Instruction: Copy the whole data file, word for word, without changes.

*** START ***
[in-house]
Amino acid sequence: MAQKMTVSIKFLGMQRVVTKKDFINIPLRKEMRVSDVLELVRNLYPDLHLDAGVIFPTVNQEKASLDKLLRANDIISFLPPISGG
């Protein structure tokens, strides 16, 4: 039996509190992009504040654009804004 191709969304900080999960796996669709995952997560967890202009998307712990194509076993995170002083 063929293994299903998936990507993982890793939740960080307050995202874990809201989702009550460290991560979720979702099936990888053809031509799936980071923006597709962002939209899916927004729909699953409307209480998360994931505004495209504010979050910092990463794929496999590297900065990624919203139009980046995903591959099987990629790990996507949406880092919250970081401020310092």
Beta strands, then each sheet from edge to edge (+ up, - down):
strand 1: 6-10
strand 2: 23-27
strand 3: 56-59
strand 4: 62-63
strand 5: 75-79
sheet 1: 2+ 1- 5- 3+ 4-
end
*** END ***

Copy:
[in-house]
Amino acid sequence: MAQKMTVSIKFLGMQRVVTKKDFINIPLRKEMRVSDVLELVRNLYPDLHLDAGVIFPTVNQEKASLDKLLRANDIISFLPPISGG
């Protein structure tokens, strides 16, 4: 039996509190992009504040654009804004 191709969304900080999960796996669709995952997560967890202009998307712990194509076993995170002083 063929293994299903998936990507993982890793939740960080307050995202874990809201989702009550460290991560979720979702099936990888053809031509799936980071923006597709962002939209899916927004729909699953409307209480998360994931505004495209504010979050910092990463794929496999590297900065990624919203139009980046995903591959099987990629790990996507949406880092919250970081401020310092």
Beta strands, then each sheet from edge to edge (+ up, - down):
strand 1: 6-10
strand 2: 23-27
strand 3: 56-59
strand 4: 62-63
strand 5: 75-79
sheet 1: 2+ 1- 5- 3+ 4-
end